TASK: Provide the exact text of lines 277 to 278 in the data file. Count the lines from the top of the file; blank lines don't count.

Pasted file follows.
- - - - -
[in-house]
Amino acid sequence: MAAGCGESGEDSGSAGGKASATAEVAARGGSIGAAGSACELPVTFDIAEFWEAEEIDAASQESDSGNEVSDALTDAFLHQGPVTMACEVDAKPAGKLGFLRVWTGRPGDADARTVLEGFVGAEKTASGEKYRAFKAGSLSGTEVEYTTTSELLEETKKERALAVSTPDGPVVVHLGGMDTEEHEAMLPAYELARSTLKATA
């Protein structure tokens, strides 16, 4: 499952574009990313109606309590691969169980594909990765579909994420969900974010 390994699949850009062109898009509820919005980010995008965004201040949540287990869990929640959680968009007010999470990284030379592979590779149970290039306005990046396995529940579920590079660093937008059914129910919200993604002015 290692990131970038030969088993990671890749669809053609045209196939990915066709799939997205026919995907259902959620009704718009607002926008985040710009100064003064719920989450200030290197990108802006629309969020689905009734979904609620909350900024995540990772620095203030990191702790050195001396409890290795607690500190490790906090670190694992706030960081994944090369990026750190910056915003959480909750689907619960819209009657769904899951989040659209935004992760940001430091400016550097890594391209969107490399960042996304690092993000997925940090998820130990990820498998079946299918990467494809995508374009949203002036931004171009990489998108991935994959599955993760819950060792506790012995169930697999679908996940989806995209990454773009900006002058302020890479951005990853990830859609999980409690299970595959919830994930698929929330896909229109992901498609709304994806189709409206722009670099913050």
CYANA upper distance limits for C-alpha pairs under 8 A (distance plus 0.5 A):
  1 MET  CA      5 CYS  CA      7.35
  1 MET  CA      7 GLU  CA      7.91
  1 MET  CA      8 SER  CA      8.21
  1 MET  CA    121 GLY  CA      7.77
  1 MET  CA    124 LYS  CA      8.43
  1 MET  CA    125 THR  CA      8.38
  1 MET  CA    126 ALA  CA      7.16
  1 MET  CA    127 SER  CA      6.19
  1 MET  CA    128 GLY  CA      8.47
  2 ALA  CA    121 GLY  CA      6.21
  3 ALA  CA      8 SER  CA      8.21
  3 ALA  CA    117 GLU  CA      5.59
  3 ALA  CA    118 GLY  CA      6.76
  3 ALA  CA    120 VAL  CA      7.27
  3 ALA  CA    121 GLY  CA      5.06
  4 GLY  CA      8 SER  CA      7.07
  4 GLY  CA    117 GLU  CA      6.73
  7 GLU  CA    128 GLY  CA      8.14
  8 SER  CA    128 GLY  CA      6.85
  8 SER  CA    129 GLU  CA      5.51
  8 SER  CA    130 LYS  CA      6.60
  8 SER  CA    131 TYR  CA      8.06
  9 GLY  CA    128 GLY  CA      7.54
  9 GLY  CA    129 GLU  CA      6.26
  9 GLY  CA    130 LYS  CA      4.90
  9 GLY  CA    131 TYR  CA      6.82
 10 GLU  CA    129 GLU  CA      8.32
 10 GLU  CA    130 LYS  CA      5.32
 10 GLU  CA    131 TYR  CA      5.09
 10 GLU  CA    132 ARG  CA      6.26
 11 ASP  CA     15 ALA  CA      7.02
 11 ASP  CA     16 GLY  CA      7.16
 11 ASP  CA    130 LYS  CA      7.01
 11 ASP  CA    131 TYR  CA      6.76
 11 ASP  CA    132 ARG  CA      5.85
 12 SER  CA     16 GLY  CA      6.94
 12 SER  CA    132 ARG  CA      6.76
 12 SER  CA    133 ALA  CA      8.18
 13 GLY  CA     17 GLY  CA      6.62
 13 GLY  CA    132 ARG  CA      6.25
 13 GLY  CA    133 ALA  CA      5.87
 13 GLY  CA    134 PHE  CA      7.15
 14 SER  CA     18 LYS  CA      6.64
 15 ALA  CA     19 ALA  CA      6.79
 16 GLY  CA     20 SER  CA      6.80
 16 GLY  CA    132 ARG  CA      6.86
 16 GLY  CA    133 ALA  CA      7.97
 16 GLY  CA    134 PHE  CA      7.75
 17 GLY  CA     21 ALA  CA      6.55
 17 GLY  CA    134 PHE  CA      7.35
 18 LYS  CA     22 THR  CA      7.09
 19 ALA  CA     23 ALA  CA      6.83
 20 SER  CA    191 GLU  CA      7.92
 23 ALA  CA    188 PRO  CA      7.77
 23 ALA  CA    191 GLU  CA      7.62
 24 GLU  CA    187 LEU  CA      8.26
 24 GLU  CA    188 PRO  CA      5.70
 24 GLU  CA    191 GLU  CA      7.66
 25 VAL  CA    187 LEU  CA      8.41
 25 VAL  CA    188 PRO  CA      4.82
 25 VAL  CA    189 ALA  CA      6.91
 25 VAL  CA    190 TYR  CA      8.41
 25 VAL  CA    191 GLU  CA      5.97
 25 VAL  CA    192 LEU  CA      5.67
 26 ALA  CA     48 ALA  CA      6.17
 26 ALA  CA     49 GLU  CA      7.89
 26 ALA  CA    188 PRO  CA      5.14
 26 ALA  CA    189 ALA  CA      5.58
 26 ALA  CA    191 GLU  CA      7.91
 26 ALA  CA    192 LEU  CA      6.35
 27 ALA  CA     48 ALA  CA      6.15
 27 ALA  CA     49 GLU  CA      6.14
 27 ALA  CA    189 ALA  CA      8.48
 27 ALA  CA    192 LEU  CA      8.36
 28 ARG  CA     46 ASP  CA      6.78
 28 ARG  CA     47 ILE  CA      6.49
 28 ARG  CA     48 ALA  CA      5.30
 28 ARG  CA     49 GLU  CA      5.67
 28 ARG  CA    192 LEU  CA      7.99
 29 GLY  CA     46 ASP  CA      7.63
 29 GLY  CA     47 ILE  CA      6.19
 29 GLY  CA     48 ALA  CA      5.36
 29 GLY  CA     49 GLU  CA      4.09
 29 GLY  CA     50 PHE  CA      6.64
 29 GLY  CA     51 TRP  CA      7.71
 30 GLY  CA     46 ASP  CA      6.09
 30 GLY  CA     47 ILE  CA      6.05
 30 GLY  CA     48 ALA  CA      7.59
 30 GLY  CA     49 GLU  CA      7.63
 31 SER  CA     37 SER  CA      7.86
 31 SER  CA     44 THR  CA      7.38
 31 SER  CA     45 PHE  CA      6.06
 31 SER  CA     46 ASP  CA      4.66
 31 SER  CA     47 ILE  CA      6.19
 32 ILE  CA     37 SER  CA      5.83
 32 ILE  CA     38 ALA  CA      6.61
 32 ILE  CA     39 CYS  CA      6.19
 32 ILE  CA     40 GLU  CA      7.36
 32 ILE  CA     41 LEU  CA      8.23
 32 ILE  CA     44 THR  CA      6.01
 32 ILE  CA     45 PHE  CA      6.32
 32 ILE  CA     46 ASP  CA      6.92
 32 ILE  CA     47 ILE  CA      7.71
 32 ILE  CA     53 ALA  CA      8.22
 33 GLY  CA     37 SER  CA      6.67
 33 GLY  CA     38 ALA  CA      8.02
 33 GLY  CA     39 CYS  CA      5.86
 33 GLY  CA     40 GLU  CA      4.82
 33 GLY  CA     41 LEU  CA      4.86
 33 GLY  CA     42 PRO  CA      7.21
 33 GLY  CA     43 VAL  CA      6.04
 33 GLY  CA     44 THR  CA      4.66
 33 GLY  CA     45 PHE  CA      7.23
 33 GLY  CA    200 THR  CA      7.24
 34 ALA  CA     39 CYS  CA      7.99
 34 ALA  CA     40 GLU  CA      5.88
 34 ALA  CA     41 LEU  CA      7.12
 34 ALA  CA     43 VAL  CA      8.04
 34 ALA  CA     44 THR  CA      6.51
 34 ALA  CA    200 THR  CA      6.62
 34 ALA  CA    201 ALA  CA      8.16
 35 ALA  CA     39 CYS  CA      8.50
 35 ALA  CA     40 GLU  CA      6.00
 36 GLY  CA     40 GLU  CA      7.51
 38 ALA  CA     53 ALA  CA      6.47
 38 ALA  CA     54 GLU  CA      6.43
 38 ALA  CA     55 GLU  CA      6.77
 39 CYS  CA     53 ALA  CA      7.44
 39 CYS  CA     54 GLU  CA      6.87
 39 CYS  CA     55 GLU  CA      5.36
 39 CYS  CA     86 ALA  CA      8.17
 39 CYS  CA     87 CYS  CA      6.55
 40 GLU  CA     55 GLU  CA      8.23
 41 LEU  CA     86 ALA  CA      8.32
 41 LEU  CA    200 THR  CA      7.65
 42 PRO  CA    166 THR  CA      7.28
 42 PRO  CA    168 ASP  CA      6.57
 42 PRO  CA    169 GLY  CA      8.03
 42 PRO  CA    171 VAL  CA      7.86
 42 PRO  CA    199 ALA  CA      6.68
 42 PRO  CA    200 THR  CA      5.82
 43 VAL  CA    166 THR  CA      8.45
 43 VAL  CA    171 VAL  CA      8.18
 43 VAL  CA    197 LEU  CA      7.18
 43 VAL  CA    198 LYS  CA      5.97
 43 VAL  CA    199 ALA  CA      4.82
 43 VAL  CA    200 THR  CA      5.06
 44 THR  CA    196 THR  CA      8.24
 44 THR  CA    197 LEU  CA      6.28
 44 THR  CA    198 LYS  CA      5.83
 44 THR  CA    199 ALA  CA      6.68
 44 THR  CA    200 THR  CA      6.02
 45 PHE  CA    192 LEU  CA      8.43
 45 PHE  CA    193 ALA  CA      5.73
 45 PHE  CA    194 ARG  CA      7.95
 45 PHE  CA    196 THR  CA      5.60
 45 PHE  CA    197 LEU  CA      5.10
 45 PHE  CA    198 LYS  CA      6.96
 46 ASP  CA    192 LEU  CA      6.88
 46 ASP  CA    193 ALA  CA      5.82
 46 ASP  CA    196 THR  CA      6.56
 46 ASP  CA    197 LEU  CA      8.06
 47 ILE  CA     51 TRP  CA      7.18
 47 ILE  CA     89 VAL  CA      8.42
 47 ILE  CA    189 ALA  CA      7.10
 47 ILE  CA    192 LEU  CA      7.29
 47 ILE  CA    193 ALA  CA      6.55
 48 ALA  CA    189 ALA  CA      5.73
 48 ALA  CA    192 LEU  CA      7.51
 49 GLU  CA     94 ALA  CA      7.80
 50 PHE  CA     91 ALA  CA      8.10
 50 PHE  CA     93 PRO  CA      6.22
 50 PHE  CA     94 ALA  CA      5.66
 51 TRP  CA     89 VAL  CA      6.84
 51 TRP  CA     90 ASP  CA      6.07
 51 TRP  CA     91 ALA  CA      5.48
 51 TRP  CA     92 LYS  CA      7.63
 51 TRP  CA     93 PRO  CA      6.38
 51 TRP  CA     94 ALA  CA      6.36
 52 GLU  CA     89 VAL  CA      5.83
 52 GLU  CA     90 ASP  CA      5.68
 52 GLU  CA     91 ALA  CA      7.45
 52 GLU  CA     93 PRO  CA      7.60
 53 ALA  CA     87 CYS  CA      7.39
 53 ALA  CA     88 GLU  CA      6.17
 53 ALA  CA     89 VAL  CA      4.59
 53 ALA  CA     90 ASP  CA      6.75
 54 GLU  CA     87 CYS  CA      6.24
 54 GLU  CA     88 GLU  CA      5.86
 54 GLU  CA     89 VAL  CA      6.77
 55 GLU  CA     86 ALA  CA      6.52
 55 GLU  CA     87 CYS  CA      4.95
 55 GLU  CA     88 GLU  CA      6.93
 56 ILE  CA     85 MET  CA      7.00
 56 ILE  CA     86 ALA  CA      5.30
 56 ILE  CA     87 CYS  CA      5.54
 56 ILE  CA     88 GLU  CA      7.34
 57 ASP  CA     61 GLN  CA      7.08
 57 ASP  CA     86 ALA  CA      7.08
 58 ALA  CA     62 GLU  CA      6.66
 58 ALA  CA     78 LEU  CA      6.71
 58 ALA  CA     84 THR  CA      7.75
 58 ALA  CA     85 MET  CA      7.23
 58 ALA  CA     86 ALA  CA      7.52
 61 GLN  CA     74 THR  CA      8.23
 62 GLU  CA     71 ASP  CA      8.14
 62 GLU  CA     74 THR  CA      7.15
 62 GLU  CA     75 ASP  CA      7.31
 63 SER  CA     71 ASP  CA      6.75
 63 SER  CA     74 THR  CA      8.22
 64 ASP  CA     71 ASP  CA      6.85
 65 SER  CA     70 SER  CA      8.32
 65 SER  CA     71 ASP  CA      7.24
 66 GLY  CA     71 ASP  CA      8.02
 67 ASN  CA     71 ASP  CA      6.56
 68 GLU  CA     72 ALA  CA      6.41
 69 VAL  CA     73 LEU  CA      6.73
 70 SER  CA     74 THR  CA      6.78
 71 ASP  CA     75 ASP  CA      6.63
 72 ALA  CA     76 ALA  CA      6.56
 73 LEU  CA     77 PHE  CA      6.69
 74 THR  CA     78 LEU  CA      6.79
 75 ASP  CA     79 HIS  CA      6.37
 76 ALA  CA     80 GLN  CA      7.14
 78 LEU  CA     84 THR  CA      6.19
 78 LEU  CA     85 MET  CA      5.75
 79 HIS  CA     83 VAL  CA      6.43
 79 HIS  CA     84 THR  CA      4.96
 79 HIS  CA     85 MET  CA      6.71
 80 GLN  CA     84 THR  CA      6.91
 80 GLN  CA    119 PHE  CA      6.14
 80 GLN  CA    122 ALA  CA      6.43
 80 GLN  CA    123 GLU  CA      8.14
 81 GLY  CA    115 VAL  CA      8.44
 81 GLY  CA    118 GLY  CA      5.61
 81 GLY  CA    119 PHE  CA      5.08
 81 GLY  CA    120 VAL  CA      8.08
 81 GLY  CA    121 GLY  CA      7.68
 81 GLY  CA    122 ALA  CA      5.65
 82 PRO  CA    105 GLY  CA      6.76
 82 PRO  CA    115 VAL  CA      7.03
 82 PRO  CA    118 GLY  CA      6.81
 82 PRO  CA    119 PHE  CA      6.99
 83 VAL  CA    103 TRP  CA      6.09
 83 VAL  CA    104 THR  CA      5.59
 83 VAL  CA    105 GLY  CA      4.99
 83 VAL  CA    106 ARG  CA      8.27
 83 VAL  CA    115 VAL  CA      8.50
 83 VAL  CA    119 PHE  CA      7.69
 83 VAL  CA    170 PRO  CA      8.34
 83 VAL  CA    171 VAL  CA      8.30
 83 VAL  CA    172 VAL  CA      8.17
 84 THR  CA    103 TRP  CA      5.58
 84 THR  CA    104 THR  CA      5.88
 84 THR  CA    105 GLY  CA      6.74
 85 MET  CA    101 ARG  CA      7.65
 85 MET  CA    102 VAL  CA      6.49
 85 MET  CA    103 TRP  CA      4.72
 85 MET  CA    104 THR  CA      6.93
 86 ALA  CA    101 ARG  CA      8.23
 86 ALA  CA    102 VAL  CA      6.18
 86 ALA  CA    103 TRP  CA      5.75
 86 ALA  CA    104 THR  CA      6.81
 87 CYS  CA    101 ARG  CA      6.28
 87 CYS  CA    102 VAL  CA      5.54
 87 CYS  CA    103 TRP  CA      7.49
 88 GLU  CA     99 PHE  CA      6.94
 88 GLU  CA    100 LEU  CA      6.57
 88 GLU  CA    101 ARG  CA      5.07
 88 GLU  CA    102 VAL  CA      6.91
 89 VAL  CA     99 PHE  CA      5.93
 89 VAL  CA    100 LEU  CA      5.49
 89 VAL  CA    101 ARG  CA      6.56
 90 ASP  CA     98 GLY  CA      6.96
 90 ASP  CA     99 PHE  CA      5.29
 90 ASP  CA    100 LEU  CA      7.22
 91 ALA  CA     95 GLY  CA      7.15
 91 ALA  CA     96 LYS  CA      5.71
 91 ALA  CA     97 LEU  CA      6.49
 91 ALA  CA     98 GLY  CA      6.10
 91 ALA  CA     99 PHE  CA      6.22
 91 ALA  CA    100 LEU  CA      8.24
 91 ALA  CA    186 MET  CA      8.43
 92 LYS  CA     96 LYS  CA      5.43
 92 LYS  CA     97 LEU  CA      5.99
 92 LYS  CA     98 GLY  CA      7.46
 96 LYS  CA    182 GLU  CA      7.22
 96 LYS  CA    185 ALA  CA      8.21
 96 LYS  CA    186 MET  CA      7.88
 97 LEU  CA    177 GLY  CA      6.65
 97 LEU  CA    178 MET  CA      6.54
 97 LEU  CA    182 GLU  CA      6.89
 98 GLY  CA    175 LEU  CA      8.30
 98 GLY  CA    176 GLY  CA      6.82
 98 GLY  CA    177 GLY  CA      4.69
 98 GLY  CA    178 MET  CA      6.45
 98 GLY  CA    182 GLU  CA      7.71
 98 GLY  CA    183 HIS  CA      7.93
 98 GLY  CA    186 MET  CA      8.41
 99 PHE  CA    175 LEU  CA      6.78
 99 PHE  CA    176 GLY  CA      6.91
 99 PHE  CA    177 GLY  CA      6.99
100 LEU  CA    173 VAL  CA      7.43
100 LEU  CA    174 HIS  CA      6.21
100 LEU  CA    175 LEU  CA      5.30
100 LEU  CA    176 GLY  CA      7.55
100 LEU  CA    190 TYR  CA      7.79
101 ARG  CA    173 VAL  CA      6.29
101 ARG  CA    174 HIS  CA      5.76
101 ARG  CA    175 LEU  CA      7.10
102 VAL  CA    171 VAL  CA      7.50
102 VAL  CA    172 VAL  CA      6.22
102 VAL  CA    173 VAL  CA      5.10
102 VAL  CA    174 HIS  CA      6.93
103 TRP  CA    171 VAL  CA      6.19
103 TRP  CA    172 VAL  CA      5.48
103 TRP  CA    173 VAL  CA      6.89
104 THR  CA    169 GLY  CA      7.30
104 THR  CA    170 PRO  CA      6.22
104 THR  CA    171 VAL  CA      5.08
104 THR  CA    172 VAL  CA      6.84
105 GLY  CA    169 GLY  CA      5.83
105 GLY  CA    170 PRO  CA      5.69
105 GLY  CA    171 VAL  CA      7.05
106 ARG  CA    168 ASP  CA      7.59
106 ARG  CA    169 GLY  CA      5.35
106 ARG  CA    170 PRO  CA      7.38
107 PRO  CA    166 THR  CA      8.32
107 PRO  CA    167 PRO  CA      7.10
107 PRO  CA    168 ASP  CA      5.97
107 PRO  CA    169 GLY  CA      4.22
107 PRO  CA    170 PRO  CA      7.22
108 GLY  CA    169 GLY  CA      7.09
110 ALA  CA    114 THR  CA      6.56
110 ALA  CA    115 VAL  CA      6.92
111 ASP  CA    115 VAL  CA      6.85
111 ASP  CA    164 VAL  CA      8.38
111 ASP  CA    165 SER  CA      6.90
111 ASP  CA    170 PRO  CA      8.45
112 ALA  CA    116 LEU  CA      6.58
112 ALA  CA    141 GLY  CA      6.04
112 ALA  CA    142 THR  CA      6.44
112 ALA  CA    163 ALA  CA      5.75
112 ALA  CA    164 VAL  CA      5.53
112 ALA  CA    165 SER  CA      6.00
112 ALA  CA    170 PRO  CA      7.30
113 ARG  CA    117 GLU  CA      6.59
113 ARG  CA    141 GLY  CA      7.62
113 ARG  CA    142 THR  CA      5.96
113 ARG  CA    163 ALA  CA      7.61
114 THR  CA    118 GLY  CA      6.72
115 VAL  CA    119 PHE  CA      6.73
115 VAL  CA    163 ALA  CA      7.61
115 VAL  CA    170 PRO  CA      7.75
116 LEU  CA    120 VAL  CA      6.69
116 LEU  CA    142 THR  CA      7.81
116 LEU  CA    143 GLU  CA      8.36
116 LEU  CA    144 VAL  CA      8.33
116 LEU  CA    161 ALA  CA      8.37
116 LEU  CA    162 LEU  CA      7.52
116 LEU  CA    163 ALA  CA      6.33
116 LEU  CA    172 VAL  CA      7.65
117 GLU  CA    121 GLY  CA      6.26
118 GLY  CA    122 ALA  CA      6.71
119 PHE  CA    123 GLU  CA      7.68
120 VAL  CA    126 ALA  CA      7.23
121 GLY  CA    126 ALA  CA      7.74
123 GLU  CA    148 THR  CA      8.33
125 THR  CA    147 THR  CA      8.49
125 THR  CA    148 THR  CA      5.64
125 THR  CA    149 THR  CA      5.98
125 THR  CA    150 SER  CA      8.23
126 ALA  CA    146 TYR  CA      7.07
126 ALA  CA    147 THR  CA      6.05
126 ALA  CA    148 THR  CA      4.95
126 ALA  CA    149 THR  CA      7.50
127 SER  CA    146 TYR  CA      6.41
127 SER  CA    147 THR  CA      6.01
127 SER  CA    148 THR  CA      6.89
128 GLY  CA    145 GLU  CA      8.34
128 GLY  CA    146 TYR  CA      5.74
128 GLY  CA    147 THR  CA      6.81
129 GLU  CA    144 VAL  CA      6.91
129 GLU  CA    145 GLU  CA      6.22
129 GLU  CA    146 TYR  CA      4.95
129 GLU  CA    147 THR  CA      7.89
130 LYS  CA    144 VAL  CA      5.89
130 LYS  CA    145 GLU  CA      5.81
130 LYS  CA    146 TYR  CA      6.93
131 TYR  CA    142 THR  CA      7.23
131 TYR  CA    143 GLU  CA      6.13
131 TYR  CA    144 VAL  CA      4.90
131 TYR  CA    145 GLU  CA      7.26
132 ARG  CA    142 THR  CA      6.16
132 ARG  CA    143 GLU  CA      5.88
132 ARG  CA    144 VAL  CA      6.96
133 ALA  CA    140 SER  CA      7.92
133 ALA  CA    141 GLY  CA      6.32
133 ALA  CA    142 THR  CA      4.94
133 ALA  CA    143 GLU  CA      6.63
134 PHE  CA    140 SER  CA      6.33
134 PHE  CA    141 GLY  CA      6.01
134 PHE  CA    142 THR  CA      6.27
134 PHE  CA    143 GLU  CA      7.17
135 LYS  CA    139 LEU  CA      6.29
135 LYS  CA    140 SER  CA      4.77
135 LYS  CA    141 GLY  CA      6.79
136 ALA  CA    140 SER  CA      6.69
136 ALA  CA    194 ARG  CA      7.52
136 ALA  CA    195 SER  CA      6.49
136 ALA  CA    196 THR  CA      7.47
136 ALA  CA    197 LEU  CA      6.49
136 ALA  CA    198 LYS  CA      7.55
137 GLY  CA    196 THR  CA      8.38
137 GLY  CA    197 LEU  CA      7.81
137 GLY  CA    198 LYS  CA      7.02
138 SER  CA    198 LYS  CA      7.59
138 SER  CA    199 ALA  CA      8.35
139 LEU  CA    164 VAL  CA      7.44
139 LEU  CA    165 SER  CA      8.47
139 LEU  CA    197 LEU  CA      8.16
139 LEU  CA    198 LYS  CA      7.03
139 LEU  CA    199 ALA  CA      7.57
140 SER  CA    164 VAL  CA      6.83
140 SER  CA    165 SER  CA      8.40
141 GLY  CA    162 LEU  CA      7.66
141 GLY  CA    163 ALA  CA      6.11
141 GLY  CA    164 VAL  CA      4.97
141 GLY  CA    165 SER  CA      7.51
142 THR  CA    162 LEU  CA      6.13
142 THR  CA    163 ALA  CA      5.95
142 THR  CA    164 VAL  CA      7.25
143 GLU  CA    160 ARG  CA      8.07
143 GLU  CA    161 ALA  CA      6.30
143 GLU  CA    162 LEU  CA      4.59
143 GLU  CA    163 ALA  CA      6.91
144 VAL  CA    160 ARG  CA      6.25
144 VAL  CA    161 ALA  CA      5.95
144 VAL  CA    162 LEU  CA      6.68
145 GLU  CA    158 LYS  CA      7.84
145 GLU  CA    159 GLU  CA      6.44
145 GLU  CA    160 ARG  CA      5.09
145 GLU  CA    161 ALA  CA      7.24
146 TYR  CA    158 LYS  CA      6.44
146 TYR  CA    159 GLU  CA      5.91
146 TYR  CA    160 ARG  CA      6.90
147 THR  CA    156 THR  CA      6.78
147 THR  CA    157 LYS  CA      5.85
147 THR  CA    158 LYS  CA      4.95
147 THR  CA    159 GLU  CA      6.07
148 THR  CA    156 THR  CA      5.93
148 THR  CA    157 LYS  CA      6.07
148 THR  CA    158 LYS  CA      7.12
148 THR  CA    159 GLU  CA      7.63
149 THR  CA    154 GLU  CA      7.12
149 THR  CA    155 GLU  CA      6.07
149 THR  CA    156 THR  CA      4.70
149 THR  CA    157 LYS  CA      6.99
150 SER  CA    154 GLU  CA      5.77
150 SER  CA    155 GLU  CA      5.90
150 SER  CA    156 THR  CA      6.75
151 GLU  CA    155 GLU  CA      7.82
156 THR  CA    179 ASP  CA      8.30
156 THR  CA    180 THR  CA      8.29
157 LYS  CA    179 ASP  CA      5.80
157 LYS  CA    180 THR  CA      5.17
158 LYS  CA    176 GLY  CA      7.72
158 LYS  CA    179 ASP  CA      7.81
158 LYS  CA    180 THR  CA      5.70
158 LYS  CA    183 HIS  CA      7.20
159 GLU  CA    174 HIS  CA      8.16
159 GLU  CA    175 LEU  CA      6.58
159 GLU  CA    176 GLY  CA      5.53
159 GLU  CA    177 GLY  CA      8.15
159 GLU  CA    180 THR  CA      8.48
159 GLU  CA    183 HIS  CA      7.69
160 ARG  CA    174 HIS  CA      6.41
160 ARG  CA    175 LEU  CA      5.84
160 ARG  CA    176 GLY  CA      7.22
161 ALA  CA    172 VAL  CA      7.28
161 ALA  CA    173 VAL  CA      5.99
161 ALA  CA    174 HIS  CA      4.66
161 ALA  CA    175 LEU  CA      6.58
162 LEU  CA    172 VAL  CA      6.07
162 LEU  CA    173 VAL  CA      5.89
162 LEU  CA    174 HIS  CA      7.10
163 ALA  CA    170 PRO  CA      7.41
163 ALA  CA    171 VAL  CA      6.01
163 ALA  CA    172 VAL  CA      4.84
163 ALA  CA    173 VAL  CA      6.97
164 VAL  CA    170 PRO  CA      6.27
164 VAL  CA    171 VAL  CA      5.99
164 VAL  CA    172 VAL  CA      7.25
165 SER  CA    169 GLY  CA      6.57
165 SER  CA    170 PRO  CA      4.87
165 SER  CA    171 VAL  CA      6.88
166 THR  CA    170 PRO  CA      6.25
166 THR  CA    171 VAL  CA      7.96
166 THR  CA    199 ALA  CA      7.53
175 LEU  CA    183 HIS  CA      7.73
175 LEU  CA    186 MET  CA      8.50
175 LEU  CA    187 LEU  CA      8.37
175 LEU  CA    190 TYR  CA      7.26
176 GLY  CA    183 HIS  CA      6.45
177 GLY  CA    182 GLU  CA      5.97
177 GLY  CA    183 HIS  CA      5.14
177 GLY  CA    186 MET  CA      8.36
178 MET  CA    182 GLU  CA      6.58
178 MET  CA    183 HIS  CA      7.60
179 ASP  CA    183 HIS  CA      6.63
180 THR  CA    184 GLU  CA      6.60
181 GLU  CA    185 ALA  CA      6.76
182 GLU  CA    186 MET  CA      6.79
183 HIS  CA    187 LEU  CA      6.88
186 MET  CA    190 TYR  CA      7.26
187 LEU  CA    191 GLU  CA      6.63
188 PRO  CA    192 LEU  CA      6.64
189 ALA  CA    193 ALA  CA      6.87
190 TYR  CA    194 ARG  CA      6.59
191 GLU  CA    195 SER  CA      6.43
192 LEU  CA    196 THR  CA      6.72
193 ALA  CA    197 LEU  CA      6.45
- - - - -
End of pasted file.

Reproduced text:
 89 VAL  CA    101 ARG  CA      6.56
 90 ASP  CA     98 GLY  CA      6.96